What style of radiator would suit my home?
The choice of radiator for your home is rarely easy. They will be part of your home for many years to come and can be either a big and bold feature, blend into their environment or somewhere in between. It can be a tricky decision, but there’s no right or wrong, it’s wholly subjective.
The below will give you some suggestions of what we believe are the best radiator choices for the period your home was built in. Stepping back over 500 years we look at the typical architecture, colour palettes and radiators to suit the Tudor, Stuart, Georgian, Victorian, Queen Anne, Edwardian, Great British Semi, Art Deco, New Wave Builds and Modern Architectural Minimalism periods.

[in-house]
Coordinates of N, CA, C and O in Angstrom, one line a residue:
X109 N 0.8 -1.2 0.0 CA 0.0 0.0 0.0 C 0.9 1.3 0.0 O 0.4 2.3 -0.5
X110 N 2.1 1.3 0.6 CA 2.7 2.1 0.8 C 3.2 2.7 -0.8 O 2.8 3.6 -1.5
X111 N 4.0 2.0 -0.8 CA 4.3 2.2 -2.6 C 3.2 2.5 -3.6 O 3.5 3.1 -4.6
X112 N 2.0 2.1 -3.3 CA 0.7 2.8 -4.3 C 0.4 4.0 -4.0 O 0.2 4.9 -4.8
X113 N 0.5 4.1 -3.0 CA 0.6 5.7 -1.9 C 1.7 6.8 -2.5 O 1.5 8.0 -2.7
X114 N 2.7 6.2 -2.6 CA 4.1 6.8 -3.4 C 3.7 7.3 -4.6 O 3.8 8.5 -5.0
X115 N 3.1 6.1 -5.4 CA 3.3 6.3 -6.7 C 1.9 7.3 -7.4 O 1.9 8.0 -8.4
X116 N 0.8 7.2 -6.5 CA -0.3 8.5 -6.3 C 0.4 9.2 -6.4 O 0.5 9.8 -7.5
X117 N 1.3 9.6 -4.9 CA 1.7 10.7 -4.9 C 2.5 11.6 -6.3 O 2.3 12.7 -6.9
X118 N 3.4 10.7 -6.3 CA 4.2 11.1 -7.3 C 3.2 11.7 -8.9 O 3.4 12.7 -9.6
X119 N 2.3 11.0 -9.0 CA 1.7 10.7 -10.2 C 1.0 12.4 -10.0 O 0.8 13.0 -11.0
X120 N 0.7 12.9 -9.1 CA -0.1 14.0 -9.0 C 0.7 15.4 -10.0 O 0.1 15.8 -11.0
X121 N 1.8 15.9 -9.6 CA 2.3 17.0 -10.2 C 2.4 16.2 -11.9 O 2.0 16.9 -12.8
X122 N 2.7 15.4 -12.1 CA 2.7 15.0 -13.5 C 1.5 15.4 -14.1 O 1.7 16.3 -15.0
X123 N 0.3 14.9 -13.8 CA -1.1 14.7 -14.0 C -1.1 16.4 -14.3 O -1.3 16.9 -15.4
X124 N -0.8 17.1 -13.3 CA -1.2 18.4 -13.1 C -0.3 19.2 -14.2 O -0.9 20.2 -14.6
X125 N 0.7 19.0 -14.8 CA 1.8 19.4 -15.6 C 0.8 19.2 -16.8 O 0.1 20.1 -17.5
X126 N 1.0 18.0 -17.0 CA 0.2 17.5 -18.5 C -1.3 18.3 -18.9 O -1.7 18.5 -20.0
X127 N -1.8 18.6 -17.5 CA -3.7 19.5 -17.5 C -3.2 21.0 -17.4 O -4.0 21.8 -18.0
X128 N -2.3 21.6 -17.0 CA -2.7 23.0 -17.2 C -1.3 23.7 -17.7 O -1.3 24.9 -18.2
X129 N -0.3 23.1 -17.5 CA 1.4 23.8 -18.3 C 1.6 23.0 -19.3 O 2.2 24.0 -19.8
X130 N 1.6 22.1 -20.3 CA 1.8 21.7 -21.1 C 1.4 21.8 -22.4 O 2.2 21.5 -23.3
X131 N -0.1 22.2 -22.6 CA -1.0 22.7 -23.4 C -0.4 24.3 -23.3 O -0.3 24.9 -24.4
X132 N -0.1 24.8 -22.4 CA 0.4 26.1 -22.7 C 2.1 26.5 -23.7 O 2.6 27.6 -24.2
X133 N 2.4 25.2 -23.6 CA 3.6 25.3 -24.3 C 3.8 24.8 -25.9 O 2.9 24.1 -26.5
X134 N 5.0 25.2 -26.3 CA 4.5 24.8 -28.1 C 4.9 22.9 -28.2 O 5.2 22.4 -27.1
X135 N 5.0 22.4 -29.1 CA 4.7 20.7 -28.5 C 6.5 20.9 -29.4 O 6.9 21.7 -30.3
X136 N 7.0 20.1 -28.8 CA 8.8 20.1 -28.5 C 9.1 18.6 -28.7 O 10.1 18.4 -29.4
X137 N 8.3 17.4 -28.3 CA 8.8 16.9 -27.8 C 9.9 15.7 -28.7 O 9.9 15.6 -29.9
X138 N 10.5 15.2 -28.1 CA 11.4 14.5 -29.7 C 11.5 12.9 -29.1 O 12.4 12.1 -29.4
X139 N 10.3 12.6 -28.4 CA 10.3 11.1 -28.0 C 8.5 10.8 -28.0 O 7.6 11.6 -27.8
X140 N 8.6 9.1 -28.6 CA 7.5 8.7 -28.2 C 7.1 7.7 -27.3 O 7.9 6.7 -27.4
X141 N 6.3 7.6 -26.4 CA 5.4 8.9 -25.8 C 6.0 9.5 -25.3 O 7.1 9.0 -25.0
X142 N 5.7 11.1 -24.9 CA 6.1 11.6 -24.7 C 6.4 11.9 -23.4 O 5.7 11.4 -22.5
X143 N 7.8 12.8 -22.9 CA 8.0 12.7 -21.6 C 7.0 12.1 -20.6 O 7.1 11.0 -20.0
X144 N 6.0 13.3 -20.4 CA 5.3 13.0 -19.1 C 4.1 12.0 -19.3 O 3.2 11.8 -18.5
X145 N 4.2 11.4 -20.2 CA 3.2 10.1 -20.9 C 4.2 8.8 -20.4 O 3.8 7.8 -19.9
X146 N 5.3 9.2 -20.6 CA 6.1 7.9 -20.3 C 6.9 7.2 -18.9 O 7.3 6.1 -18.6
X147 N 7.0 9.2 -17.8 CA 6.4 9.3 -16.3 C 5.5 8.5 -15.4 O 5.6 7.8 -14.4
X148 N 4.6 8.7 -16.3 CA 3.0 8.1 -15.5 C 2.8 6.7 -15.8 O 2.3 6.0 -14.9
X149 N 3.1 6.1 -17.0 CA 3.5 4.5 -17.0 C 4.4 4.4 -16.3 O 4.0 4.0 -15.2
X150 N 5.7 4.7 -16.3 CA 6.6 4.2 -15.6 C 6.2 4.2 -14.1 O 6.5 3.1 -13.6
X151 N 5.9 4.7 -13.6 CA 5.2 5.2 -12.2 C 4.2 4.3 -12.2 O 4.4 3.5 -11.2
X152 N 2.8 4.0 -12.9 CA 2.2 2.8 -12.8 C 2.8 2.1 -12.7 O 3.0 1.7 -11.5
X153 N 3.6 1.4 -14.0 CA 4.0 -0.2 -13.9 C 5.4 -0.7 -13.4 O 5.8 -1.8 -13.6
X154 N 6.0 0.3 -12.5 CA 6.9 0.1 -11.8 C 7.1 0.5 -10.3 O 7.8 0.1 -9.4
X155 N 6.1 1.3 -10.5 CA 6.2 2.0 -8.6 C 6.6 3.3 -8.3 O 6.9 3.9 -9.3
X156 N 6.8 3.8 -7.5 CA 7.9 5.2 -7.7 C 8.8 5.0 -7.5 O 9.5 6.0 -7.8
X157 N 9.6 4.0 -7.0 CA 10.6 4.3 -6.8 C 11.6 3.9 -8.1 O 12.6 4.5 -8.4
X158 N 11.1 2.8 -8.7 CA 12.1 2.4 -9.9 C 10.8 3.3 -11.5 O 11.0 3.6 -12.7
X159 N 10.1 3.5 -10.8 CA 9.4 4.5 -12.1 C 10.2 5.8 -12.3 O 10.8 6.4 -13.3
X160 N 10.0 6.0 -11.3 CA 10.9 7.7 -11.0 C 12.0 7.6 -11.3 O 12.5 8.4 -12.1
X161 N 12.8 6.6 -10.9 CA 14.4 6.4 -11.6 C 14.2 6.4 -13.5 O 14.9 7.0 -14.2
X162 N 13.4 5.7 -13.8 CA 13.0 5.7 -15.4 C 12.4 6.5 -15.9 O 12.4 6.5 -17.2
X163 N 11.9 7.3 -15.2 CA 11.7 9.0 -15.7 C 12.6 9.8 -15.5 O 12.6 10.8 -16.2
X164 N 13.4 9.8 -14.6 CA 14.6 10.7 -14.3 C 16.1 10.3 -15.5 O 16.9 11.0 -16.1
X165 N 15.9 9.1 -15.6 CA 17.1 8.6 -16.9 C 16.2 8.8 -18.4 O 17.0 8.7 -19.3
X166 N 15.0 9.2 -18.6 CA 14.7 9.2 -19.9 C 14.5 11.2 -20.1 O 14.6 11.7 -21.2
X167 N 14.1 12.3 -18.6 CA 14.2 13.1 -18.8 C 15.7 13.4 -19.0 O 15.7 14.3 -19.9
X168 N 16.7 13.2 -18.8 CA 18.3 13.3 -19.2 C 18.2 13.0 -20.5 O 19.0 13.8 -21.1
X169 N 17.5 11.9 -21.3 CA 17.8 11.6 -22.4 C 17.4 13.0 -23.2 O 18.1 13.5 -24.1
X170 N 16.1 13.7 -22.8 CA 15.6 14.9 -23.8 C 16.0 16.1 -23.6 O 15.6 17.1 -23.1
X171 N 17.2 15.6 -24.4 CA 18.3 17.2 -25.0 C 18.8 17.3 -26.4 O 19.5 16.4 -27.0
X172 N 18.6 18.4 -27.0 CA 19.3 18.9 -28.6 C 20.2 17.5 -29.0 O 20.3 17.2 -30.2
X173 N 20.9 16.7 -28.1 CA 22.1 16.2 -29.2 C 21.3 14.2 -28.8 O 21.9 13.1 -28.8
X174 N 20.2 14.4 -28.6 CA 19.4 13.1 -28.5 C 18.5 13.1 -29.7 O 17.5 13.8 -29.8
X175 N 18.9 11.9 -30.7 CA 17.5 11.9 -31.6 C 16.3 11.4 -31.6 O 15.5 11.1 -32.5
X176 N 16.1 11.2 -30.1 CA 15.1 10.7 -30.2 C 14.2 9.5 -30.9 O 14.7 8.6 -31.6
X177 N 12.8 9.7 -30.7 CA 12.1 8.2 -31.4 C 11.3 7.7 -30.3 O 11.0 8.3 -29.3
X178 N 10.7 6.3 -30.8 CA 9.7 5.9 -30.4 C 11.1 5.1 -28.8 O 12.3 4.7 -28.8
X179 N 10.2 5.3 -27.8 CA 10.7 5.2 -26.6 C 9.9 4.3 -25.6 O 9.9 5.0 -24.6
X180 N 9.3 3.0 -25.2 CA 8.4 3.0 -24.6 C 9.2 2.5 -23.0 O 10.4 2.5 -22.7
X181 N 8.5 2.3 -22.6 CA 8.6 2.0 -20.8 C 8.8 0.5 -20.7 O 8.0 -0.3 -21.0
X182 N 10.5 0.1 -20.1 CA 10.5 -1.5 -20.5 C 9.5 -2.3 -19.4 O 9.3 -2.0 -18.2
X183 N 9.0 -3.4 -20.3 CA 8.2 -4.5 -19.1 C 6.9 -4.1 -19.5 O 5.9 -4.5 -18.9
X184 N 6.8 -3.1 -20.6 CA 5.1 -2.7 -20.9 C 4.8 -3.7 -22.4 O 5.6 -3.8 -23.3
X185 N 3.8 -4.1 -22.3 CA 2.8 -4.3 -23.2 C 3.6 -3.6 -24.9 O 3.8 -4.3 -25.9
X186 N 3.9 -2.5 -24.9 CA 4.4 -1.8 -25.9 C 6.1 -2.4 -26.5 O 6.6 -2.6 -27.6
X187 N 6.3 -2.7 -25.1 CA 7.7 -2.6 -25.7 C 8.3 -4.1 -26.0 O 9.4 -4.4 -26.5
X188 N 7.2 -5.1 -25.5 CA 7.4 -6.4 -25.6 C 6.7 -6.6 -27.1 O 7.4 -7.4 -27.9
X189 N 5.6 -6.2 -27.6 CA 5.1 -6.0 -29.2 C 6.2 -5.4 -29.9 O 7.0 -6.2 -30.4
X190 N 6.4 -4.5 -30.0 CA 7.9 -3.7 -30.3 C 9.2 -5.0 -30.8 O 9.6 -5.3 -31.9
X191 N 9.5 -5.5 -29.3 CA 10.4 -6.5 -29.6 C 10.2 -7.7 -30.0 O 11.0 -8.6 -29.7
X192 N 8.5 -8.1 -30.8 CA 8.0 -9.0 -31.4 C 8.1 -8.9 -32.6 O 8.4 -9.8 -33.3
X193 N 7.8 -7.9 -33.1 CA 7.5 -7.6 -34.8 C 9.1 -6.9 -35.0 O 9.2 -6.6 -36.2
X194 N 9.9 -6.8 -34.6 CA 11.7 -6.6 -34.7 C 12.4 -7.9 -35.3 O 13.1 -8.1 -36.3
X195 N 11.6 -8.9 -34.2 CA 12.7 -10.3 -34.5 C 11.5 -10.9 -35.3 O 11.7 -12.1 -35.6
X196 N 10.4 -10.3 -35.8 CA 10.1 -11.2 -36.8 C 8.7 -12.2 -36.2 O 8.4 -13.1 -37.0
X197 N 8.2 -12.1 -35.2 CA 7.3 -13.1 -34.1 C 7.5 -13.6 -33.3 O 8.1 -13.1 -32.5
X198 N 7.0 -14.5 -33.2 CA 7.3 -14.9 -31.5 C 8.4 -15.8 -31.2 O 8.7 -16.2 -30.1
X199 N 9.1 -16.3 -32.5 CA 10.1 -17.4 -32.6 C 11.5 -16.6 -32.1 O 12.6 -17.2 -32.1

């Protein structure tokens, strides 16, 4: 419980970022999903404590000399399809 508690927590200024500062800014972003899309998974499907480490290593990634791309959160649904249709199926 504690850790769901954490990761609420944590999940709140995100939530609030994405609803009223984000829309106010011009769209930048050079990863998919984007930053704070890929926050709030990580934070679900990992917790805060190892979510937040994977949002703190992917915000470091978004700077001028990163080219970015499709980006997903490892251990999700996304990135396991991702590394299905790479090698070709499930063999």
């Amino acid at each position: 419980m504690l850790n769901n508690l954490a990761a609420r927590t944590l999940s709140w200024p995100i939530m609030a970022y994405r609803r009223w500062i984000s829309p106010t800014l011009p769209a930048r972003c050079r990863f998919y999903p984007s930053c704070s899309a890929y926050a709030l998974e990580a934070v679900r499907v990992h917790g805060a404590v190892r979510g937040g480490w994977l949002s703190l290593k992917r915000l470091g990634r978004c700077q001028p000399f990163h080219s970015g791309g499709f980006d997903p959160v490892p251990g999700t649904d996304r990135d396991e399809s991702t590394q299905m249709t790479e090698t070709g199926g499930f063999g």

1) TUDOR 1485 – 1603
The Tudor Period is bookended by Henry VII (1485) and the demise of Elizabeth I (1603).
The increased viability of transport enables wealth to flow into the country which resulted in a new opulence amongst the landed classes. Painted panels above dark oak paneling, richly coloured velvet, exposed and decorative roof beams and intricate yet bold wood-carved decoration was abound.
The types of radiator that suit this period of home are ones that have simple, yet solid aesthetics. Radiators such as the Harcourt or Stanton will complement rooms with high levels of detailing whilst the Cromwell Regal would add a touch of refinement to more simple Tudor rooms. Another style that crosses both styles is the Trinity which lends a Gothic tone to a room.
Tudor colour palette – 1500’s
2) STUART 1603 – 1714
From timber to brick. For over a century the Stuart period was influenced by religion and politics, both in society and in design.